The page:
In Episode 004 of the Wisdom and Well Being Podcast I share a conversation with my colleague and close friend Dr. Stephan Guyenet PhD. As you will here in the introduction, Stephan was one of the first individuals with whom I was able to connect during my early exploration of ancestral health. After a few short emails, I soon discovered that Stephan’s father was actually a professor in my very own medical school and I would later go on to learn cardiovascular physiology and pharmacology from his kind and brilliant dad. I am indeed indebted to the entire Guyenet family for many aspects of my health education and am so grateful to have crossed paths with them both.
But before I dive much further into the specific details of today’s show I want to give you a little glimpse into the life and work of Stephan Guyenet.
Stephan received a BS in biochemistry from the University of Virginia, a PhD in neuroscience from the University of Washington, and spent a total of 12 years in the neuroscience research world. His most recent work investigates the neuroscience of eating behavior and obesity. Today, he continues his mission to advance science as a writer, speaker, and science consultant. He lives in the Seattle area, grows unreasonable amounts of potatoes, and brews a mean hard cider.
In addition to growing potatoes and brewing cider, Stephan recently wrote and released a groundbreaking book on the neurobiology and neuro-regulation of body weight called: The Hungry Brain. He has appeared on many podcasts over the past few months describing the ideas in his book, focusing on the complexities of understanding human behavior as it pertains to food choice and eating habits.
You can keep up with Stephan on his website:
And read his exciting book, The Hungry Brain, which discusses groundbreaking book on the neurobiology and neuro-regulation of body weight.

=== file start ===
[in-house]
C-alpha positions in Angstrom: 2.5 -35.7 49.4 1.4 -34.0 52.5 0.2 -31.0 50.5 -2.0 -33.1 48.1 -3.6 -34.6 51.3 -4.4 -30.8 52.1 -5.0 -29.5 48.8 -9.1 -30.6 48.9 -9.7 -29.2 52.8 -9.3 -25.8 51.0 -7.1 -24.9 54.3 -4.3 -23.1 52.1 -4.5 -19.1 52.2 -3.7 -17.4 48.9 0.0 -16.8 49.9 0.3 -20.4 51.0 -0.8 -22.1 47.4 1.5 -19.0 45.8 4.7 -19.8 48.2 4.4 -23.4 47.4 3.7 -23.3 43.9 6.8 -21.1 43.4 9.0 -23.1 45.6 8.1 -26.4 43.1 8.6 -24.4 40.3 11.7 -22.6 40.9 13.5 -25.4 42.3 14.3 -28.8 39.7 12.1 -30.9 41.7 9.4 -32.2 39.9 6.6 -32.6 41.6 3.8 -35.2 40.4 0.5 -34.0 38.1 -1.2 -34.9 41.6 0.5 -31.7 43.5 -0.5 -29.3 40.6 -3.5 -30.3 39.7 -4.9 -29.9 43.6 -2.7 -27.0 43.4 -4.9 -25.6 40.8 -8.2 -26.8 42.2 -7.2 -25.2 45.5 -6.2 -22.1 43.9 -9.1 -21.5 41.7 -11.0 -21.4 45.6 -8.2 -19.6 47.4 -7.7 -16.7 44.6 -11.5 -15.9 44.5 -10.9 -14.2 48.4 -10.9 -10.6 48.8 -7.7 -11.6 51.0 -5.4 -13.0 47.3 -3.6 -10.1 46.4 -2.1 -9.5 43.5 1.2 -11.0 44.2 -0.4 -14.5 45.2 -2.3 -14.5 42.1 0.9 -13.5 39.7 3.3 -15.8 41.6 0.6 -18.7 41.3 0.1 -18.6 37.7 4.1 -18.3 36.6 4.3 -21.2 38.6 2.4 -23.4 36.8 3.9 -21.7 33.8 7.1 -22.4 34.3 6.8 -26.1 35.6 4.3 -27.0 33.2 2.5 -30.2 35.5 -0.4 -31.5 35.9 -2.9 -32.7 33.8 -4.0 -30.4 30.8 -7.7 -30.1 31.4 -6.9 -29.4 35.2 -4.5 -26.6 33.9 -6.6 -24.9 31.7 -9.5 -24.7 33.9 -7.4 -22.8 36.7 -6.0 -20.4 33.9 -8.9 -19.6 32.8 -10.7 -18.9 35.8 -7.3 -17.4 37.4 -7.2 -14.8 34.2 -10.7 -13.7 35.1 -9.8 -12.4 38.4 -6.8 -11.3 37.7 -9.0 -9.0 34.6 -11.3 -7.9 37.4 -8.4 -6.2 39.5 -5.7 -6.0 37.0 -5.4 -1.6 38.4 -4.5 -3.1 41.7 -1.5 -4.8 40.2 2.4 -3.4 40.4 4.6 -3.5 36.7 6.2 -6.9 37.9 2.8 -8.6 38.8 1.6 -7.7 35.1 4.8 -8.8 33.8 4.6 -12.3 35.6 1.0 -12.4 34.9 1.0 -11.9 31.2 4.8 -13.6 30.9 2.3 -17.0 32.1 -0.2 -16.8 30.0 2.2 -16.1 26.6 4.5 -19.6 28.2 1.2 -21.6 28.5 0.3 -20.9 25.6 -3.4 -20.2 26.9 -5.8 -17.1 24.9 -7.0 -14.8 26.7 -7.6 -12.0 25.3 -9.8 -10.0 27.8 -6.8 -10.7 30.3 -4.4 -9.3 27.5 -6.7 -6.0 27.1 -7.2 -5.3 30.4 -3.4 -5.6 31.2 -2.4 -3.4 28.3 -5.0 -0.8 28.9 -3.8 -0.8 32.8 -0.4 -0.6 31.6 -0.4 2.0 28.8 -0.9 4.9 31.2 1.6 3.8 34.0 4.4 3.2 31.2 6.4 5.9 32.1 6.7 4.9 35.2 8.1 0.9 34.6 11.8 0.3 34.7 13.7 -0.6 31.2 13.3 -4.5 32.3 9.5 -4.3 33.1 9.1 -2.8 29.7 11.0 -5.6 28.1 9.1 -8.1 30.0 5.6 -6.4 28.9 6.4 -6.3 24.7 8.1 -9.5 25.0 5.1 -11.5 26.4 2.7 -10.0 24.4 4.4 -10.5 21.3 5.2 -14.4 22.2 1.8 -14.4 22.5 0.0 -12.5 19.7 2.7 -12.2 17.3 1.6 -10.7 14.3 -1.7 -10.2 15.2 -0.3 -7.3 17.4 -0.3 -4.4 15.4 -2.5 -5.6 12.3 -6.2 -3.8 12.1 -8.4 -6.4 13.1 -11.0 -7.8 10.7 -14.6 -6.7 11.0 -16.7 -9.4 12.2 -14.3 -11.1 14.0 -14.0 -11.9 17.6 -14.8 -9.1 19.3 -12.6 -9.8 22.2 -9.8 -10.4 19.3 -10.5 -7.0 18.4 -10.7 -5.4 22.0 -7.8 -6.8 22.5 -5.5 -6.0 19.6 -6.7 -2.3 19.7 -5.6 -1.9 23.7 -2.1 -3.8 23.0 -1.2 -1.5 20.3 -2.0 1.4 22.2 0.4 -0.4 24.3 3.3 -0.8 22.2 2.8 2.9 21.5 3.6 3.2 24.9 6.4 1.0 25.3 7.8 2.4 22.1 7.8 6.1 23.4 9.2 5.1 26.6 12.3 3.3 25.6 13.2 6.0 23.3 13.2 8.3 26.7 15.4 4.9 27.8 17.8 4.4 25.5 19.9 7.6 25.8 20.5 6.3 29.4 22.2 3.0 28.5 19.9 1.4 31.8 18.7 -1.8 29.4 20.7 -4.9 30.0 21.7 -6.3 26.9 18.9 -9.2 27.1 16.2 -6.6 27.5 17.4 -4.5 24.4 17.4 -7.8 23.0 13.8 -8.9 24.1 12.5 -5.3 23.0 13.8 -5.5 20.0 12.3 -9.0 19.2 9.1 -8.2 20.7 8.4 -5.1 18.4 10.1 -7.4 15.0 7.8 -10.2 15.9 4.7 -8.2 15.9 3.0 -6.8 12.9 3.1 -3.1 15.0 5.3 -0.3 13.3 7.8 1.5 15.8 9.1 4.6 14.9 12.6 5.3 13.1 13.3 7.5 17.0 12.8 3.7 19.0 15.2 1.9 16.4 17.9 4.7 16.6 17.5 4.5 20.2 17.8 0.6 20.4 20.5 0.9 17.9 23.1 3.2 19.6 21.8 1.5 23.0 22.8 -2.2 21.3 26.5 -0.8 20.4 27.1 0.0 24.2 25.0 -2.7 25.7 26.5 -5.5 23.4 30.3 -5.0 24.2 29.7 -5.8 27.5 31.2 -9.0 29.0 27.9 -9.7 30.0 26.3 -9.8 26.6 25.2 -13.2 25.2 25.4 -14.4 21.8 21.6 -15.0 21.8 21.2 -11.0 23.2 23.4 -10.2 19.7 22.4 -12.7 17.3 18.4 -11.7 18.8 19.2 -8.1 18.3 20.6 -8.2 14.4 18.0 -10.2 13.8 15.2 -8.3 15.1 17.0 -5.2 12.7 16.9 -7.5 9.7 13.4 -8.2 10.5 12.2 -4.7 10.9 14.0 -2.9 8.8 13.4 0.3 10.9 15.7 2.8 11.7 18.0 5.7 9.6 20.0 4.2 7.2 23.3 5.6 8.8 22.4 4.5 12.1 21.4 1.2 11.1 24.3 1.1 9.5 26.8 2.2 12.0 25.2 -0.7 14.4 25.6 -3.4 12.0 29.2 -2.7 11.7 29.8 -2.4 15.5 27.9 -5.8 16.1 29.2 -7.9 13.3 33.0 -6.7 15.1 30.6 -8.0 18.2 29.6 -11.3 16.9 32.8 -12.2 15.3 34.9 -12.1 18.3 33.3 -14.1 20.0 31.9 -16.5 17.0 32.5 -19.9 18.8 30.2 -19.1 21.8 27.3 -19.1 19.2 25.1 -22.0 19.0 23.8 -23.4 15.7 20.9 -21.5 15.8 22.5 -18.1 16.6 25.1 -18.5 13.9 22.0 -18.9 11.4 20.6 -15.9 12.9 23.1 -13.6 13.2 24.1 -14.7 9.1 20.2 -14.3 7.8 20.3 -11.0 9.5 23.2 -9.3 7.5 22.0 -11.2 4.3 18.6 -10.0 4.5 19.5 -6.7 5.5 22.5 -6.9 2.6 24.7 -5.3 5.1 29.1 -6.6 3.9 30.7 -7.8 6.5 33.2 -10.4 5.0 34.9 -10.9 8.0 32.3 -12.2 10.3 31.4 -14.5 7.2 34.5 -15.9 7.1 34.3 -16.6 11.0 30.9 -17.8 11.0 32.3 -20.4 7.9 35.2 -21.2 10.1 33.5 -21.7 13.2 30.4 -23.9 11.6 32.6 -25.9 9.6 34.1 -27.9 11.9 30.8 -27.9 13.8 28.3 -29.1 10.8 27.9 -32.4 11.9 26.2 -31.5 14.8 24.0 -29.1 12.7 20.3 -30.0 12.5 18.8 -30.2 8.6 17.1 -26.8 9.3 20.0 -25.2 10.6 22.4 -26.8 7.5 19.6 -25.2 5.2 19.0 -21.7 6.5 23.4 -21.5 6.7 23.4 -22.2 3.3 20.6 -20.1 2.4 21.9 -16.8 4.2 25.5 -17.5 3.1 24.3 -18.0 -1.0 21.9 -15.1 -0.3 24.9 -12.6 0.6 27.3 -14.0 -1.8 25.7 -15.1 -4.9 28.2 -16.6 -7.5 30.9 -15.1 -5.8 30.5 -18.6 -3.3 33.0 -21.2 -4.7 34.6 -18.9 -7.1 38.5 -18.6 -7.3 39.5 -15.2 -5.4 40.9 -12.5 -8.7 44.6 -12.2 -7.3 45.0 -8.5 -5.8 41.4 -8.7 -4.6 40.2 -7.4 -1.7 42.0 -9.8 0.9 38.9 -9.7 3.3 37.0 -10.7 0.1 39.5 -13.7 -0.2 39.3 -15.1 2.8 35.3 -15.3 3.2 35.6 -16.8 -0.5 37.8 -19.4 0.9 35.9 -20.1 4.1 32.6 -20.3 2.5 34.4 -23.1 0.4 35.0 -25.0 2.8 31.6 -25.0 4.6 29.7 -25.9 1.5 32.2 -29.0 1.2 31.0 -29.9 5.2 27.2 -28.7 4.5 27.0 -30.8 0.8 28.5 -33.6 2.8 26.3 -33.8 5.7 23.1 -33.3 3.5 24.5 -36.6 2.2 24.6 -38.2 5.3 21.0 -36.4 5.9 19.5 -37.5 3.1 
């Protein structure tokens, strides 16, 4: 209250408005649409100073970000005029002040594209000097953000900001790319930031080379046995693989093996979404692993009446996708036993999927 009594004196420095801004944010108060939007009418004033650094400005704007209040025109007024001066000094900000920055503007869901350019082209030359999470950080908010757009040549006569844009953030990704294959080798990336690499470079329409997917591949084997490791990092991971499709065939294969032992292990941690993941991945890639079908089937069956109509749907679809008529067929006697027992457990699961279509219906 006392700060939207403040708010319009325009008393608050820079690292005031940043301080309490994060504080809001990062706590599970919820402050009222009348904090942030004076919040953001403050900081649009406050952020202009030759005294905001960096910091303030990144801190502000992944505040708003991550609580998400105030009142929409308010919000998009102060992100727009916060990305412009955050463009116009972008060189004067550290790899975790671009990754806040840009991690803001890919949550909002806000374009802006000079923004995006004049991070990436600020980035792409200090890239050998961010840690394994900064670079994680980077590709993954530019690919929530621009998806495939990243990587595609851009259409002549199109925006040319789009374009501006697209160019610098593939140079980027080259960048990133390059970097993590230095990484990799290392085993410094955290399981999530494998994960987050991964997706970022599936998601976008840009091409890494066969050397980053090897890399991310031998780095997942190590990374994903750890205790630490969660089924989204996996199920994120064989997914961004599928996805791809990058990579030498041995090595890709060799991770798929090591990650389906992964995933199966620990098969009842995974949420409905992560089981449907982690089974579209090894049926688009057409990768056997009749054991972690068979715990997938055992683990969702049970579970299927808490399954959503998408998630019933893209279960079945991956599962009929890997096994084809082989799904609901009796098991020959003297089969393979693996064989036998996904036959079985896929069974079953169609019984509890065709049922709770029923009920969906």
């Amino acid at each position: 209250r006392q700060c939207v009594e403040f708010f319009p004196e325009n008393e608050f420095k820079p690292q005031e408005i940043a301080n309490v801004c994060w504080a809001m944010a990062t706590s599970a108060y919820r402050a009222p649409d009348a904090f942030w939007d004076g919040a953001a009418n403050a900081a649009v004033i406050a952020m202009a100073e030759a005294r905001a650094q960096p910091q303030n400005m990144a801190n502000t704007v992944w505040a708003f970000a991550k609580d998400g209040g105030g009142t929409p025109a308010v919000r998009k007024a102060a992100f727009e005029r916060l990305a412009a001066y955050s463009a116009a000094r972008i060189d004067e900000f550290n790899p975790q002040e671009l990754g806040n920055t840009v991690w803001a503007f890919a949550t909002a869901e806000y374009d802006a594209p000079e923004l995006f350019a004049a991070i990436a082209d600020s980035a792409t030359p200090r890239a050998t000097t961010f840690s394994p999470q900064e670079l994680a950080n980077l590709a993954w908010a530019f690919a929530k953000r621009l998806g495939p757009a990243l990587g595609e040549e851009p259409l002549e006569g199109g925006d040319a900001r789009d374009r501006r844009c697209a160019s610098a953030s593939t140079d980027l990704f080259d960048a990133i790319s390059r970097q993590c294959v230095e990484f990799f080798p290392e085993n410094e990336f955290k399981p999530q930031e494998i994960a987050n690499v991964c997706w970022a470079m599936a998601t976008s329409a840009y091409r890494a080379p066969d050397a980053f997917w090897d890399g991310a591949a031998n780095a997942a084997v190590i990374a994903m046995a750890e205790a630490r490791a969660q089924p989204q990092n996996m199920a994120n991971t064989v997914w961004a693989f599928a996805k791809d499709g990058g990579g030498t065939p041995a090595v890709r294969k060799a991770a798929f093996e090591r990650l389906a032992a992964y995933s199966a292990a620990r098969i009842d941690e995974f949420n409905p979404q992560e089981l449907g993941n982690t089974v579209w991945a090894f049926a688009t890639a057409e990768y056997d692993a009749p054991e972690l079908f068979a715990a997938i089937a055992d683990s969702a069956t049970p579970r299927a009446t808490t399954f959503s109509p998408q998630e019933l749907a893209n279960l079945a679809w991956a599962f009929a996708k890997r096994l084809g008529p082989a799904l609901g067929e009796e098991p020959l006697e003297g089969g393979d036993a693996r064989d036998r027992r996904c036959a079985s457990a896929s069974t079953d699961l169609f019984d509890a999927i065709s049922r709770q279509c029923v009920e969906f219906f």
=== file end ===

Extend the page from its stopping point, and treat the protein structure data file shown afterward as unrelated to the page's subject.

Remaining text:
To learn more about the current best practices for minimizing bias and efforts to increase open access to scientific literature visit the Center for Open Science at
In this conversation, however, we offer a different discussion as we seek to explore and assess the current state of the scientific research community.
Whether your work or studies has taken you into the fields of biomedical research, medical education or something entirely different, as part of this discussion we offer several new ideas and conceptual frameworks in which to approach your profession and I encourage you to listen in and share this episode with any of your colleagues who you feel would benefit. Stephan’s insight into the both the macro and micro issues facing the research community are truly remarkable and hope you can benefit from his curiosity and wisdom.
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Disclaimer: The content at A Medicinal Mind and the content of our podcast are educational and informational in nature. They are not intended to be medical advice, spiritual counsel or a substitute for working with a health professional or a trained spiritual counselor. We cannot guarantee the outcome of any of the recommendations provided on our page or by the guests on our podcast and any statements written or made about any potential outcomes are expressions of opinion only.
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